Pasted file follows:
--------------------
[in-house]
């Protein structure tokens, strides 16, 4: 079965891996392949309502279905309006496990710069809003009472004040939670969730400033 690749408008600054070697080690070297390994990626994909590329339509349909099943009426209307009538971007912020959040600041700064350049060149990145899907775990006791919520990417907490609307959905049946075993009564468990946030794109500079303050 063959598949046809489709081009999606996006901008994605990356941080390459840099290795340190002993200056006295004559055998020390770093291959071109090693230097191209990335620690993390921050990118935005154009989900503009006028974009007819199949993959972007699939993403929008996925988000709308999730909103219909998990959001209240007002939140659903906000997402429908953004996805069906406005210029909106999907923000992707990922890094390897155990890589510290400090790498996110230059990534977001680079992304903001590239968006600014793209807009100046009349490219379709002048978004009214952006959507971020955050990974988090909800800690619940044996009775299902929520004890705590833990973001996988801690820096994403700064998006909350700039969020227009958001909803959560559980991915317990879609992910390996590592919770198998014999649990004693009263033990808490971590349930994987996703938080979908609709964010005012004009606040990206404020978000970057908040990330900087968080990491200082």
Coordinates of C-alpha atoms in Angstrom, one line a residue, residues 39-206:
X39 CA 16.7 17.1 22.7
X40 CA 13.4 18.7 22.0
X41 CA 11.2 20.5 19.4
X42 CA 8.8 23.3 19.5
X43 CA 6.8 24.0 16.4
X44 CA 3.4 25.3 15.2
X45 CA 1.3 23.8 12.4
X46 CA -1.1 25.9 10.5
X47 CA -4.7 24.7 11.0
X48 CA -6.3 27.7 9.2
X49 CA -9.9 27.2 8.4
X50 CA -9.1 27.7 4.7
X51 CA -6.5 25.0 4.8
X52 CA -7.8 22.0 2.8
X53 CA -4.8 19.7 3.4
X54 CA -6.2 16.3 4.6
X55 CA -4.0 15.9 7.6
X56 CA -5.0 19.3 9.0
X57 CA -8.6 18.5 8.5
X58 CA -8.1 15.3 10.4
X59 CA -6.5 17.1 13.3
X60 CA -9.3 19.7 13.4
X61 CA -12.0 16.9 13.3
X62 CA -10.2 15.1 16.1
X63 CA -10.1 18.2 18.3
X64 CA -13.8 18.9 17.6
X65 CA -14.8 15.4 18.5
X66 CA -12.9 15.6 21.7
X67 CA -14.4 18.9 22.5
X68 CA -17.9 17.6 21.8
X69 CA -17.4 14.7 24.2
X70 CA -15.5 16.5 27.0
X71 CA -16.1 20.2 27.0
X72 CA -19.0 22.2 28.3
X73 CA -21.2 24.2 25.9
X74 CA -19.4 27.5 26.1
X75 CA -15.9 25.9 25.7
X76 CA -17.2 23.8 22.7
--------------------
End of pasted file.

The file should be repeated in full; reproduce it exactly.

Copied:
[in-house]
């Protein structure tokens, strides 16, 4: 079965891996392949309502279905309006496990710069809003009472004040939670969730400033 690749408008600054070697080690070297390994990626994909590329339509349909099943009426209307009538971007912020959040600041700064350049060149990145899907775990006791919520990417907490609307959905049946075993009564468990946030794109500079303050 063959598949046809489709081009999606996006901008994605990356941080390459840099290795340190002993200056006295004559055998020390770093291959071109090693230097191209990335620690993390921050990118935005154009989900503009006028974009007819199949993959972007699939993403929008996925988000709308999730909103219909998990959001209240007002939140659903906000997402429908953004996805069906406005210029909106999907923000992707990922890094390897155990890589510290400090790498996110230059990534977001680079992304903001590239968006600014793209807009100046009349490219379709002048978004009214952006959507971020955050990974988090909800800690619940044996009775299902929520004890705590833990973001996988801690820096994403700064998006909350700039969020227009958001909803959560559980991915317990879609992910390996590592919770198998014999649990004693009263033990808490971590349930994987996703938080979908609709964010005012004009606040990206404020978000970057908040990330900087968080990491200082």
Coordinates of C-alpha atoms in Angstrom, one line a residue, residues 39-206:
X39 CA 16.7 17.1 22.7
X40 CA 13.4 18.7 22.0
X41 CA 11.2 20.5 19.4
X42 CA 8.8 23.3 19.5
X43 CA 6.8 24.0 16.4
X44 CA 3.4 25.3 15.2
X45 CA 1.3 23.8 12.4
X46 CA -1.1 25.9 10.5
X47 CA -4.7 24.7 11.0
X48 CA -6.3 27.7 9.2
X49 CA -9.9 27.2 8.4
X50 CA -9.1 27.7 4.7
X51 CA -6.5 25.0 4.8
X52 CA -7.8 22.0 2.8
X53 CA -4.8 19.7 3.4
X54 CA -6.2 16.3 4.6
X55 CA -4.0 15.9 7.6
X56 CA -5.0 19.3 9.0
X57 CA -8.6 18.5 8.5
X58 CA -8.1 15.3 10.4
X59 CA -6.5 17.1 13.3
X60 CA -9.3 19.7 13.4
X61 CA -12.0 16.9 13.3
X62 CA -10.2 15.1 16.1
X63 CA -10.1 18.2 18.3
X64 CA -13.8 18.9 17.6
X65 CA -14.8 15.4 18.5
X66 CA -12.9 15.6 21.7
X67 CA -14.4 18.9 22.5
X68 CA -17.9 17.6 21.8
X69 CA -17.4 14.7 24.2
X70 CA -15.5 16.5 27.0
X71 CA -16.1 20.2 27.0
X72 CA -19.0 22.2 28.3
X73 CA -21.2 24.2 25.9
X74 CA -19.4 27.5 26.1
X75 CA -15.9 25.9 25.7
X76 CA -17.2 23.8 22.7